Guest Blog: Tim Epstein on NCAA rules and show clauses
"After last week's post on Bruce Pearl, Tim Epstein '99 and I had an offline conversation regarding show clauses and NCAA penalties. Tim, who teaches sports law and runs a sports law group, agreed to clarify some of the issues. His explanations run below."
What is a show-cause penalty and what does it entail?
-- NCAA bylaw 19.02.03: Show-Cause Order. A show-cause order is an order that requires a member institution (i.e. school or conference) to demonstrate to the satisfaction of the Committee on Infractions (“COI”) why it should not be subject to a penalty or additional penalty for not taking appropriate disciplinary or corrective action with regard to an institutional staff member or representative of the institution’s athletics interests found by the Committee as having been involved in a violation of the NCAA Constitution and Bylaws.
This rule potentially leaves any school that wishes to employ an individual subject to a show-cause order, within the term of said show-cause order, to potential NCAA penalties at the institutional level. Therefore, if a school wishes to hire Bruce Pearl prior to the conclusion of his show-cause penalty, the school that hires him could face NCAA penalties based on Pearl’s NCAA violations while he was at Tennessee.
As a result, if BC hires Bruce Pearl as head coach and fails to show-cause for hiring him, BC could face NCAA penalties for violations that occurred while Pearl worked at a different school both in the form of
Pearl's penalties remaining in place as well as additional sanctions on BC.
So, to clear up a couple misconceptions: (1) a show-cause order does not require a NCAA member institution to fire the employee, nor does it (2) serve as a ban against a member institution from hiring the penalized coach/staff member.
What was the actual penalty against Bruce Pearl and the reason for the penalty?
Pearl received a three-year show-cause order, and three of his assistants were given one-year show-cause penalties. The COI singled out Pearl and his staff for giving misleading information about a cookout in 2008 that involved a junior in high school (current Ohio State guard Aaron Craft). Craft was on an unofficial visit and was not allowed to be at Pearl's home. The COI noted that Pearl said that attendance at the cookout was an NCAA violation and encouraged those who were there not to disclose it to others. Pearl then lied about the incident and called Craft's father to ask him to do so as well before finally telling the truth to NCAA investigators.
Pearl’s show cause penalty expires Aug. 23, 2014.
How would hiring Bruce Pearl prior to the expiration of his show cause penalty effect BC?
If BC wishes to hire Bruce Pearl before the expiration, BC must appear before the COI to show cause why BC should not be subject to penalties for hiring Bruce Pearl prior to the conclusion of his show-cause order.
If BC fails to show cause for hiring Pearl, (1) Pearl's current penalty would continue through the expiration date of the show-cause order, and (2) BC could face additional disciplinary actions and penalties from the COI.
Therefore, the far majority of the time, a member institution will not hire an individual currently serving out a show-cause penalty.
Would Bruce Pearl’s past transgressions still be penalized now?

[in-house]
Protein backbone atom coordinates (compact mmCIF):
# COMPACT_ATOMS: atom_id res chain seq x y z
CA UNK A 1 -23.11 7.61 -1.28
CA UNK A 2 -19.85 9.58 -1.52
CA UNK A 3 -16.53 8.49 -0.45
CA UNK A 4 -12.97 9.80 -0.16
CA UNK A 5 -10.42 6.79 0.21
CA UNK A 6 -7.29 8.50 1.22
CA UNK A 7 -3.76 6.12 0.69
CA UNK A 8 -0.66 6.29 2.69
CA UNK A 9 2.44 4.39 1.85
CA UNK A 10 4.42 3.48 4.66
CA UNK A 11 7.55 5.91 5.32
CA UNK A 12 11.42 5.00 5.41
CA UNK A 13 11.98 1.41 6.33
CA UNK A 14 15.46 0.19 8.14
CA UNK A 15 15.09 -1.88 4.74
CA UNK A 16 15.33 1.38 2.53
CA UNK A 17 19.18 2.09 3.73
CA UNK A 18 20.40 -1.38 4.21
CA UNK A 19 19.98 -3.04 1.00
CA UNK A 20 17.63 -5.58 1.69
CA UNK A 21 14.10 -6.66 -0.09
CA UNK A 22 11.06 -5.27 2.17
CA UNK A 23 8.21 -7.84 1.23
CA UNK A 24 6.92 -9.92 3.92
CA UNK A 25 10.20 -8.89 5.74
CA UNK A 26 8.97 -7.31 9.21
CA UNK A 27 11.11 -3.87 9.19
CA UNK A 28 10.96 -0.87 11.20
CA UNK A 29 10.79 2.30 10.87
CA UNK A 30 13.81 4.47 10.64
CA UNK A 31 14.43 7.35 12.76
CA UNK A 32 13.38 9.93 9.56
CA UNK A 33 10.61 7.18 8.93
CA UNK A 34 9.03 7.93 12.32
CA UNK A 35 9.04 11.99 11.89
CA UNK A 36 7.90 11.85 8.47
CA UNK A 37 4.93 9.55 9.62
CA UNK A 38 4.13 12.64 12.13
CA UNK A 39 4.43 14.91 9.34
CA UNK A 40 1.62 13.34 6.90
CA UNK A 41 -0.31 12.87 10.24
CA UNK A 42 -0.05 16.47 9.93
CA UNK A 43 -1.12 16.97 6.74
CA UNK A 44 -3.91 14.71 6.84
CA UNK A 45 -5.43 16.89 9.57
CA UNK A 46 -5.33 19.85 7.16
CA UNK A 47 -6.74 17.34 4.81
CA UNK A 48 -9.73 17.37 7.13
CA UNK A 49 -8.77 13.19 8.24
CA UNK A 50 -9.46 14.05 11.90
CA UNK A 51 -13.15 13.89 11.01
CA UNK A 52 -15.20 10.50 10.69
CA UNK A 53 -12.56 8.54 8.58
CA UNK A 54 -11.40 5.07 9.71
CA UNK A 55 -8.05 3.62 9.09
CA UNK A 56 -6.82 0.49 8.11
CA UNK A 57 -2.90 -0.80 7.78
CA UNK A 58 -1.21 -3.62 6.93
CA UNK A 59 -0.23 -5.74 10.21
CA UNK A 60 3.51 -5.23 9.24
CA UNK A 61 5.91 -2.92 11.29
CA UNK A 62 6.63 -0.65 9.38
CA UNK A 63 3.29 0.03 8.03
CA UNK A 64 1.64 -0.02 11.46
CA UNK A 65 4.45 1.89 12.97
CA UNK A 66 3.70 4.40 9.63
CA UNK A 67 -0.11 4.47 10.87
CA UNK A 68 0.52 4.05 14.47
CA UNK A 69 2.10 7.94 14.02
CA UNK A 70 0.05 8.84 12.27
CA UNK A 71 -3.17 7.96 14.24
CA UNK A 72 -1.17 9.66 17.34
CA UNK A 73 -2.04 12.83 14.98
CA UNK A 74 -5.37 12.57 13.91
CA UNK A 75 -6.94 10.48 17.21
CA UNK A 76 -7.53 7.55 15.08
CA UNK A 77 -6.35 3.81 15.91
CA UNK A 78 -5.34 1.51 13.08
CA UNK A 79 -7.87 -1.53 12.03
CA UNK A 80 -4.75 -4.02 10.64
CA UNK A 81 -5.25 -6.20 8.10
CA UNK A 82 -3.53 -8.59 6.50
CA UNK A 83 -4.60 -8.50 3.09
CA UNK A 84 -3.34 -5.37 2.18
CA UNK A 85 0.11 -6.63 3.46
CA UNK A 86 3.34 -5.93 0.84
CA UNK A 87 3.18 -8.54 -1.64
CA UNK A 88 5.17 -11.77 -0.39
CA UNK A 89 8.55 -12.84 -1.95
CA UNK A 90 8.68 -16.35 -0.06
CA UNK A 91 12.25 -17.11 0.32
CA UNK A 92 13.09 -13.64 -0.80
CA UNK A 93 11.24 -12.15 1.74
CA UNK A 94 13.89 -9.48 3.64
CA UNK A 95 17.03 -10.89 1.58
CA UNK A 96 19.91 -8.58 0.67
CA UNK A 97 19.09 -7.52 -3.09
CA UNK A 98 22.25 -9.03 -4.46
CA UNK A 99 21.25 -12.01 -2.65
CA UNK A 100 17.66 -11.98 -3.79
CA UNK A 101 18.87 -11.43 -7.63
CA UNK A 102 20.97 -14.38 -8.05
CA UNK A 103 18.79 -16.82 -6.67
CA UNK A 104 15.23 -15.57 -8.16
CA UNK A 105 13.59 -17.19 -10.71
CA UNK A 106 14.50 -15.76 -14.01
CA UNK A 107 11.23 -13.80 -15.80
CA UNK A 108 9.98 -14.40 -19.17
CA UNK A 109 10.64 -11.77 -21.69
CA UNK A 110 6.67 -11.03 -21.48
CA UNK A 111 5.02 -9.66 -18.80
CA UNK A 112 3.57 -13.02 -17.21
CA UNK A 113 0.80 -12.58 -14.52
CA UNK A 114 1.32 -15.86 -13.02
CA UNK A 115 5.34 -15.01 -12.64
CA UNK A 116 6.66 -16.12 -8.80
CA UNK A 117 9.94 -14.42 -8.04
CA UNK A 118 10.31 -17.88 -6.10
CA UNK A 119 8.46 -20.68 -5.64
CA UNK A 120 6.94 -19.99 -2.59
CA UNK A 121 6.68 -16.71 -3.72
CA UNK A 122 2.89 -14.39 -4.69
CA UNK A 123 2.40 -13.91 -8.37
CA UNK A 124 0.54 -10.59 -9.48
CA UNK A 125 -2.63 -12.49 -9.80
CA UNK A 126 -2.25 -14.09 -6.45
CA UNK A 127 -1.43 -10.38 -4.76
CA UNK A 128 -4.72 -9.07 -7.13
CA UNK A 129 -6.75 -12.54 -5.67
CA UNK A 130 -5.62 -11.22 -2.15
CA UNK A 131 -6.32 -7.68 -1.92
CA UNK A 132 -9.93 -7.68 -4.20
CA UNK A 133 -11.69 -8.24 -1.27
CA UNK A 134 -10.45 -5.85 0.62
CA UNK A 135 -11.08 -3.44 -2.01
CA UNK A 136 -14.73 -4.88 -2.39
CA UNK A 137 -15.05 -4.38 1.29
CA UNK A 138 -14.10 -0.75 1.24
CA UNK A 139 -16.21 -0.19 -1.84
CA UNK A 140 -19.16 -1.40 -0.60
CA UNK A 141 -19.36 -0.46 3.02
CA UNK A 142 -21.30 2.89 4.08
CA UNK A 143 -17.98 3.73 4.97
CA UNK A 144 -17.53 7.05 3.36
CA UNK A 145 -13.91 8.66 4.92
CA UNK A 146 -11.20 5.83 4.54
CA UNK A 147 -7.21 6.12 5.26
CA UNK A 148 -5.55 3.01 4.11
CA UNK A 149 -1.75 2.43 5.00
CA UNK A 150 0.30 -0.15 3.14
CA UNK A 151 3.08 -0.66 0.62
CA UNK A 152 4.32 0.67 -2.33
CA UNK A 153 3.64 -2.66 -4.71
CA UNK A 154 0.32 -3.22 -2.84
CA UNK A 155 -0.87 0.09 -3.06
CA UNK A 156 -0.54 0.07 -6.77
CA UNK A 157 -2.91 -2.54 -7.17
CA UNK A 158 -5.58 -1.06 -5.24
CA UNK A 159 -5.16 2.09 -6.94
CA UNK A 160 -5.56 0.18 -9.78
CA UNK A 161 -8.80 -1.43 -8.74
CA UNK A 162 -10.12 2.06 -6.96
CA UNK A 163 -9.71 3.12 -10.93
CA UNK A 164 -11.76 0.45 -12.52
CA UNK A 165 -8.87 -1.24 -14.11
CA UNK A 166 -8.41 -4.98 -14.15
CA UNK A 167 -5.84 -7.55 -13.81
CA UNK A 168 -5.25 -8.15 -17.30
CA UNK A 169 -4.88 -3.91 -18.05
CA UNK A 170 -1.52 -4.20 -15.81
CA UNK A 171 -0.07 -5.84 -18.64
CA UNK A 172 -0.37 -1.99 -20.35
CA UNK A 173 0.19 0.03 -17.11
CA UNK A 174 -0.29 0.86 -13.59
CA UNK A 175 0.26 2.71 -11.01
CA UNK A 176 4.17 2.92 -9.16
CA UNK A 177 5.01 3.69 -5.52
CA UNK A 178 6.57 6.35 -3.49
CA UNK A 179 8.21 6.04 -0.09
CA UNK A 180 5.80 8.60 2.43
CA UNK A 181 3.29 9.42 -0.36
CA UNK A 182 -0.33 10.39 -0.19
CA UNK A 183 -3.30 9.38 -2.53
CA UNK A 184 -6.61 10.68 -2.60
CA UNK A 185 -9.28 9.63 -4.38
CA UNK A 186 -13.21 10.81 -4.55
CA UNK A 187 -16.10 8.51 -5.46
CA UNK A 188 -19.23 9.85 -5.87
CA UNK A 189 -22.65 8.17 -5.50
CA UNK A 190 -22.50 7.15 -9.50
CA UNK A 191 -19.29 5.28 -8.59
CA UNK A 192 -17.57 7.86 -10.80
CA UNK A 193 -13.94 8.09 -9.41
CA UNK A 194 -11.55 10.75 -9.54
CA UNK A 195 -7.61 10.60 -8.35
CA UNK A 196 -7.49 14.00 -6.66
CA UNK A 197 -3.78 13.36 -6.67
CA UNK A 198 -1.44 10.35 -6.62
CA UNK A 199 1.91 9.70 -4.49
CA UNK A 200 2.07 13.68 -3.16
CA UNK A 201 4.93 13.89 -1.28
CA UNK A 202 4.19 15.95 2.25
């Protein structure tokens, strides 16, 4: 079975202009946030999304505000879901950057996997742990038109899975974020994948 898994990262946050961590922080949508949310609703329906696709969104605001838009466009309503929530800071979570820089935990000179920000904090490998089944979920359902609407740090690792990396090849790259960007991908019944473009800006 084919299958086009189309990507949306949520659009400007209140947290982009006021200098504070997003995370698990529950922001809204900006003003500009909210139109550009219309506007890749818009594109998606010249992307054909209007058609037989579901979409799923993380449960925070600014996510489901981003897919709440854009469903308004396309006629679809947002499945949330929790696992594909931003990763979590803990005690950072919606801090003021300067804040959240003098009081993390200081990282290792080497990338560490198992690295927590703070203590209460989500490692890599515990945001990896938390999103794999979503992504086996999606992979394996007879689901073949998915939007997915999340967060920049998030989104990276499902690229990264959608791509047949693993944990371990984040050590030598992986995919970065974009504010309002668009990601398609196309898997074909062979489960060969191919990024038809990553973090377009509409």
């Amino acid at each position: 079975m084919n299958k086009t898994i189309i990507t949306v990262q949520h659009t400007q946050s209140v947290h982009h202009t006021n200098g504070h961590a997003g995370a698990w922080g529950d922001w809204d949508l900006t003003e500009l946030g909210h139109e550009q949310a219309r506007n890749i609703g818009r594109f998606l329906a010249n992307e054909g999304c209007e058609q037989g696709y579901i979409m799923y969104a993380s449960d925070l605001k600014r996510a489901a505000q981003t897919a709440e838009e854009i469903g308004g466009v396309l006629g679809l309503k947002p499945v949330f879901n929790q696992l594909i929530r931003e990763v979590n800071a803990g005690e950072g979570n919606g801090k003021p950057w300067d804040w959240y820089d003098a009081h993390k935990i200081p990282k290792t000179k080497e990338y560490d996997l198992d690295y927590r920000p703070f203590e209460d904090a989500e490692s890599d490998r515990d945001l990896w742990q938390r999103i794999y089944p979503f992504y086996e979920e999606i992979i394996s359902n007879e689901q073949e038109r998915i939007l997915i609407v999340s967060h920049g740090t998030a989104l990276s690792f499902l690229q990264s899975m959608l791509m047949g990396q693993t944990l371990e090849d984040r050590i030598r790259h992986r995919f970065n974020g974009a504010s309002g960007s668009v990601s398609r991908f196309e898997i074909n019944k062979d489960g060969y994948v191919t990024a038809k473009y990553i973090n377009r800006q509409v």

Yes it would be. 13.02.4 defines what a contact is. A contact is any face-to-face encounter between a prospective student-athlete or the prospective student-athlete’s parents, relatives or legal guardians and an institutional staff member or athletics representative during which any dialogue occurs in excess of an exchange of a greeting. Any such face-to-face encounter that is prearranged (e.g., staff member positions himself or herself in a location where contact is possible) or that takes place on the grounds of the prospective student-athlete’s educational institution or at the site of organized competition or practice involving the prospective student-athlete or the prospective student-athlete’s high school, preparatory school, two-year college or all-star team shall be considered a contact, regardless of whether any conversation occurs. However, an institutional staff member or athletics representative who is approached by a prospective student-athlete or the prospective student-athlete’s parents, relatives or legal guardians at any location shall not be regarded as a contact, provided the encounter was not prearranged and the staff member or athletics representative does not engage in any dialogue in excess of a greeting and takes appropriate steps to immediately terminate the encounter. (Revised: 1/11/94 effective 8/1/94)
NCAA Bylaw 220.127.116.11.1: in men’s basketball, off-campus recruiting of contacts shall not be made with an individual (or his relatives or legal guardians) before the opening day of his junior year in high school.
Contacts that occur during a prospective student-athlete’s junior year during recruiting periods other than the April recruiting period may occur only at the prospective student-athlete’s educational institution. During the April recruiting period of a prospective student-athlete’s junior year, contacts may occur at either the prospective student-athlete’s educational institution or residence. (Adopted: 10/27/11 effective 8/1/12)
At the time of Aaron Craft’s unofficial visit he was only in 11th grade. Therefore, the barbeque at Bruce Pearl’s house would still be a NCAA violation today, as would Pearl’s lying to NCAA investigators.
What may have changed if the violation occurred in 2014 is that the penalty levied against Pearl would have been shorter in duration.